The shed blood of Jesus washes over and through us, removing all past sins. It’s an amazing supernatural work of God. Sin must be punished and Jesus took on the punishment for all mankind.

We each have a choice then—to believe in Jesus and receive His gift of grace and forgiveness or to reject His offer. Free will...it’s our choice.

Those of us who say, “Yes,” to Jesus are then washed clean and are given His pure robe of righteousness and sanctification (1 Corinthians 1:30). We are made holy, as He is holy.

We therefore are at peace with God, through Christ. As we reach for Christ-like holiness, we must be mindful that Jesus is our example of holiness, never looking to another person to emulate. I recommend we all read through the Gospels and learn Jesus.

As we learn of Him, trust Him more each day, depend on His Holy Spirit indwelling us, and pray we can live beyond the limitations of our humanness. And we can be confident that when we do falter and commit a sin, He stands ready and quick to forgive when we repent.

I want to end with this thought: we can never pray too much. Prayer is key in all things. We must talk to God continuously and listen for Him to speak back through His Word, through His Spirit to our spirit, and through other people. Pray without ceasing and remember God has made a way for us to be holy.
Your comments are welcome.

©Copyright 2017 Connie Wohlford

Friday, October 6, 2017

Be Holy Like God Is Holy—Say What?! (Part 1)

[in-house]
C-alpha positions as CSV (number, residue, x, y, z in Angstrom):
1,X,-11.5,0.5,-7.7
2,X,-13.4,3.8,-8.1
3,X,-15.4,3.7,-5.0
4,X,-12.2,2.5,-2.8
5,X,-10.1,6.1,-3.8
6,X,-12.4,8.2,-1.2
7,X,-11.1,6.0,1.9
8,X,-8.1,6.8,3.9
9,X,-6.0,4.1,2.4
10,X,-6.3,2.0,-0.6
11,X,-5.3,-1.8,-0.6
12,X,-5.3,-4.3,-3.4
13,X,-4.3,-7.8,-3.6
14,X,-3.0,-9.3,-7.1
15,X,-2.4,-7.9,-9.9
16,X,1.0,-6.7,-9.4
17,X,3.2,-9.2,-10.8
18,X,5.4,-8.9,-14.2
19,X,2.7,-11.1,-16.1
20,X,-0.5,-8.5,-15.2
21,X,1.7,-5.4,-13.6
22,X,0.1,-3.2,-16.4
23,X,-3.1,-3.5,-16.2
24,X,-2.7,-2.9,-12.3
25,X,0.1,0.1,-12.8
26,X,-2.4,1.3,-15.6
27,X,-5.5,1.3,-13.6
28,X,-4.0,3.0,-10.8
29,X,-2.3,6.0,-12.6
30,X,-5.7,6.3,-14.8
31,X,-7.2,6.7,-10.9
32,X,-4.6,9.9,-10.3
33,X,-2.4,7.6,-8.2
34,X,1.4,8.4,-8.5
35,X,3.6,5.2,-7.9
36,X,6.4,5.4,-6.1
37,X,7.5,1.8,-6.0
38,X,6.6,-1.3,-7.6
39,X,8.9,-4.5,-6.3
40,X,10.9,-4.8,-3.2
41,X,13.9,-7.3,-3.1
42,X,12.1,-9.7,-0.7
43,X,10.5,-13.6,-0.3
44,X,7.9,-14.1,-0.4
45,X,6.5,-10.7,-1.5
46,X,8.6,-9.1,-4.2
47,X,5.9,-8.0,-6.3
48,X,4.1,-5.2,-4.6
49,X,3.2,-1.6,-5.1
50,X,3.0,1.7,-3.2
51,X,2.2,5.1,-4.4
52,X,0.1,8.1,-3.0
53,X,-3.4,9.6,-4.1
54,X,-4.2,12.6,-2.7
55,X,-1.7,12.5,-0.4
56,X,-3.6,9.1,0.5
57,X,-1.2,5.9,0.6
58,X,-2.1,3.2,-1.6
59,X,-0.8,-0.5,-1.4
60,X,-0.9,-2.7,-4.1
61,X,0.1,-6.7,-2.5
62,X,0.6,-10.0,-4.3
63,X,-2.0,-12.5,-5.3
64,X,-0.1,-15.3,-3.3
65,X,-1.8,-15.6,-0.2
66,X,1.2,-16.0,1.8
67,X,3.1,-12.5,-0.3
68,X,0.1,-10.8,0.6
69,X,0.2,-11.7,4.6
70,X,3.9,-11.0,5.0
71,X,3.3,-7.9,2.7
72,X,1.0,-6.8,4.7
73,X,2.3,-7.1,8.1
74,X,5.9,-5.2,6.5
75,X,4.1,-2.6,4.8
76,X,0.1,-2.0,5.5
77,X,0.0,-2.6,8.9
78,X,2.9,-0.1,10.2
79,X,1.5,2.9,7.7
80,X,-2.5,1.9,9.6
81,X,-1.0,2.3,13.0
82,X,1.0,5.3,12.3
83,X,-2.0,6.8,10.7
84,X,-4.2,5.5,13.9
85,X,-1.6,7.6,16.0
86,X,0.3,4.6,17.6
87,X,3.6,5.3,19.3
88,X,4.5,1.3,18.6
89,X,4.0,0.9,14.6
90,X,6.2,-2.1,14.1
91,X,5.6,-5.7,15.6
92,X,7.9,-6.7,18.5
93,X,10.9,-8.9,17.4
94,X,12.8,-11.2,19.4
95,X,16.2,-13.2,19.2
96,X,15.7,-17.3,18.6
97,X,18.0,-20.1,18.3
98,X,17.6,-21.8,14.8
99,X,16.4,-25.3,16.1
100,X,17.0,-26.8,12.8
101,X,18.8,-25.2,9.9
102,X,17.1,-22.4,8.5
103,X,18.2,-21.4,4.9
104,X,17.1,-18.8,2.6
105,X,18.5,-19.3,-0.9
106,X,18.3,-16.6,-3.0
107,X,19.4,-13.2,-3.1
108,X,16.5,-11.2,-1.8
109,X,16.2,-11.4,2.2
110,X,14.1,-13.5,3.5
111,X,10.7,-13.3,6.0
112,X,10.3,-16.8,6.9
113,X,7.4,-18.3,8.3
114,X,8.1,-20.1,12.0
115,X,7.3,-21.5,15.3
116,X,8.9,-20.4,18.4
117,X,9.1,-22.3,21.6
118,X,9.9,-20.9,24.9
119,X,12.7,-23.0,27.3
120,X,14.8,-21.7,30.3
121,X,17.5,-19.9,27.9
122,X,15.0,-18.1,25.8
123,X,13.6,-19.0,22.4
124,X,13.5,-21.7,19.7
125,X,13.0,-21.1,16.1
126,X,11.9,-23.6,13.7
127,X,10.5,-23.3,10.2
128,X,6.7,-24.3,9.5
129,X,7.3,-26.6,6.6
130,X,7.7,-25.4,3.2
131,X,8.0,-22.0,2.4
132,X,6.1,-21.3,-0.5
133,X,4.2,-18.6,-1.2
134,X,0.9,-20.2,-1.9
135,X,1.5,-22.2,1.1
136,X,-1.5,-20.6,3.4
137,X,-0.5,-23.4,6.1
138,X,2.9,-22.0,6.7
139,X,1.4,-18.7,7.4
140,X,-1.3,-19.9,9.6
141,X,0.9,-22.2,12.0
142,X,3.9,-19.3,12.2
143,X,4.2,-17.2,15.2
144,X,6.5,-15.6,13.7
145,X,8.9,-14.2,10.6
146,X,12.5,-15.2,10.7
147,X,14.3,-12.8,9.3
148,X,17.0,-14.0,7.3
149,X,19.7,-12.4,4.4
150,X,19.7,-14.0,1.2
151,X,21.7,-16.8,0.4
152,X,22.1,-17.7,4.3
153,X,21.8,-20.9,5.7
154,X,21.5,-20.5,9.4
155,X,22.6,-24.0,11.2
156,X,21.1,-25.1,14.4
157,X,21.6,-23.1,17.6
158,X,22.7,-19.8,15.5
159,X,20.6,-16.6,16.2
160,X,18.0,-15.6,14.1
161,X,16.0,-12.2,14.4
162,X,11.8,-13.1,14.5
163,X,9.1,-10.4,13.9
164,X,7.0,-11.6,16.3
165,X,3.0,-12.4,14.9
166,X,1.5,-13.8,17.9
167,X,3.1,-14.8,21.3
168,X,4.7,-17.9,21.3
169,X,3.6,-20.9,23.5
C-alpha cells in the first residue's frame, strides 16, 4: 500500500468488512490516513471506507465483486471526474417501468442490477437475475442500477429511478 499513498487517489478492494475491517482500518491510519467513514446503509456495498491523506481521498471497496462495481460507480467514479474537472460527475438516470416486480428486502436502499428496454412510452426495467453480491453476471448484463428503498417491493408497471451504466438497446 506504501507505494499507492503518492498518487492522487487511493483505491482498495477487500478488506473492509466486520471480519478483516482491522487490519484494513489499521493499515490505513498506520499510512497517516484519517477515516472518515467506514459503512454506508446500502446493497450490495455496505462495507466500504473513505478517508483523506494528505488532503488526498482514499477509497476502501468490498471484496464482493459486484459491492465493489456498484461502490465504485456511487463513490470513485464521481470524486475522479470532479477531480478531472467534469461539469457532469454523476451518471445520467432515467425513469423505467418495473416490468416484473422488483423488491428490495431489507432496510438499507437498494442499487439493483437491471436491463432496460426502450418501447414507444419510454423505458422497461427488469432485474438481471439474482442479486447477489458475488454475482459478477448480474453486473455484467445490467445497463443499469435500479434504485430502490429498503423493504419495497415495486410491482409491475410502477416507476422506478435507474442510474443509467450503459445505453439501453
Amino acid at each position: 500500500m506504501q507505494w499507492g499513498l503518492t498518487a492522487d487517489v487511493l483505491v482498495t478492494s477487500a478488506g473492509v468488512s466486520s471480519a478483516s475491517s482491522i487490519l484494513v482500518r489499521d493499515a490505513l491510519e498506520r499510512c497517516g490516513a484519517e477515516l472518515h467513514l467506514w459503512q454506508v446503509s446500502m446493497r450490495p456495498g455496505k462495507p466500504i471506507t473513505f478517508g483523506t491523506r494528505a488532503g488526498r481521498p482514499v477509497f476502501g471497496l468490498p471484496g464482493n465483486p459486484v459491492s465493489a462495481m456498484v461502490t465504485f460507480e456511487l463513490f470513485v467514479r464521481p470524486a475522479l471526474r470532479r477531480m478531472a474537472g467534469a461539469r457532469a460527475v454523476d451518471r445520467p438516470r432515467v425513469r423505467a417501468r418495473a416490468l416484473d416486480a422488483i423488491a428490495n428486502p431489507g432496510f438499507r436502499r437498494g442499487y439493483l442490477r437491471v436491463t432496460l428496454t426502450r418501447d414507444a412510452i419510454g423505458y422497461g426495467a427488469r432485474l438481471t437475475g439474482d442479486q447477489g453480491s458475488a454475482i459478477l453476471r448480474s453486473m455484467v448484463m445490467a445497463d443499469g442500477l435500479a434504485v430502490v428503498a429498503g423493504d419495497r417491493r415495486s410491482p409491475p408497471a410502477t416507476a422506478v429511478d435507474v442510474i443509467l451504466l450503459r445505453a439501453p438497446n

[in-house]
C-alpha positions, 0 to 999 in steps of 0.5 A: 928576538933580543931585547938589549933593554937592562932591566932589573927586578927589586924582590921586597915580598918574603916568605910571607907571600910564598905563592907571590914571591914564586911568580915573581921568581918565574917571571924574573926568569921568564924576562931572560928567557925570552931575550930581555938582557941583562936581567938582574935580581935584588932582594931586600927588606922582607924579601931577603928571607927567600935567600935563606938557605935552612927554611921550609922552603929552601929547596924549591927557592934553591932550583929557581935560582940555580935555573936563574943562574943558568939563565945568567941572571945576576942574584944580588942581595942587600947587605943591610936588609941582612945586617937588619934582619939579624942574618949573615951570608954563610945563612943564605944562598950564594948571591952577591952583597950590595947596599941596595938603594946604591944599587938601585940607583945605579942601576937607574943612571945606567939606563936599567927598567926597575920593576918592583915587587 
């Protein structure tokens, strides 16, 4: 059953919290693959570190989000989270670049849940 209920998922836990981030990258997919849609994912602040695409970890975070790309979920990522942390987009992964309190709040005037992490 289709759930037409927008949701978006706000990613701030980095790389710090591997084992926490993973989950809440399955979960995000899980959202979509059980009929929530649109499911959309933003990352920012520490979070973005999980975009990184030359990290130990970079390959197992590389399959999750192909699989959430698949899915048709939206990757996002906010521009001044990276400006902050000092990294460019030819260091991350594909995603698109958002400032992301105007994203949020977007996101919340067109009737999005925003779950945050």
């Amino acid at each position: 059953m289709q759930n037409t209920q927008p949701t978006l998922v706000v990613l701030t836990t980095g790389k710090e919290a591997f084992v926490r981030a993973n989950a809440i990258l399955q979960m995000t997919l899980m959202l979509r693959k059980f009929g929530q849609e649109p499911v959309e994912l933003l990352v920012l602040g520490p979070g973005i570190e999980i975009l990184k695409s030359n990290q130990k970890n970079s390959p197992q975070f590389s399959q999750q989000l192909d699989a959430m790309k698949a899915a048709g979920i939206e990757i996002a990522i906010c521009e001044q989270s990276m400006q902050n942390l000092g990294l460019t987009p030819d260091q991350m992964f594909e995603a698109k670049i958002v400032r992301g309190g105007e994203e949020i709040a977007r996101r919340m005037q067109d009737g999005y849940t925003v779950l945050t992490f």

Be Holy Like God Is Holy—Say What?! (Part 1)  

Today I want to continue in 1 Peter, Chapter 1. In writing to followers of Jesus, the Apostle Peter gave instructions on righteous living. Referring back to my blog post of August 30, 2017, we see Peter extolling the people to: 1- Gird up the loins of their minds—bracing up to take action. 2- Be sober—that is be watchful and self-controlled. 3- Rest in the hope and grace abundantly provided by the revelation of Christ Jesus in our spirits and lives. (1 Peter 1:13)

From Pinterest
With that in mind, let’s carry on. Peter’s exhortation and his sentence continues on to where the rubber meets the road. Verses 14-15: “as obedient children, not conforming yourselves to the former lusts, as in your ignorance; but as He who called you is holy, you also be holy in all your conduct, because it is written, ‘Be holy, for I am holy.’”

WOW! God is calling us to be holy like Him. We need to not freak out and loose heart at this appeal. Peter knew God and knew human nature. He was very familiar with his own weaknesses. Don’t think for a moment he had no recollection of denying Jesus three times on the night Jesus could have used his support the most.  

This is why we need to equip ourselves to be faithful followers of Jesus. Look again at the words of Peter. 
Let’s review the earlier part of this chapter and see the progression:
Through God’s mercy we were born again (v.3) → into a living hope through the resurrection of Jesus (v.3) → to an incorruptible, undefiled, everlasting inheritance (v.4) and are kept by the power of God (v.5) though, for a short time, we’re grieved with trials (v.6) but our genuine faith, being tested, is more precious and more lasting than gold (v.7) giving praise, honor, and glory to Jesus who we love though we’ve not yet seen Him (v.8) receiving the result of our faith—salvation of our souls (v.9) of which the prophets foretold, that the grace would come to us (v.10) and revealed beforehand the sufferings of Christ and the glories that would follow (v.11) and for us the ministering of those preaching the Gospel by the Holy Spirit, sent from Heaven (v.12) so we must gird up the loins of our minds, be sober, and rest our hope fully upon the grace of Christ (v.13) being obedient children not returning to our past sins as ignorant sinners but as He who called us is holy we should be holy in all our behavior (v.15) because it is written, “Be holy, for I am holy.”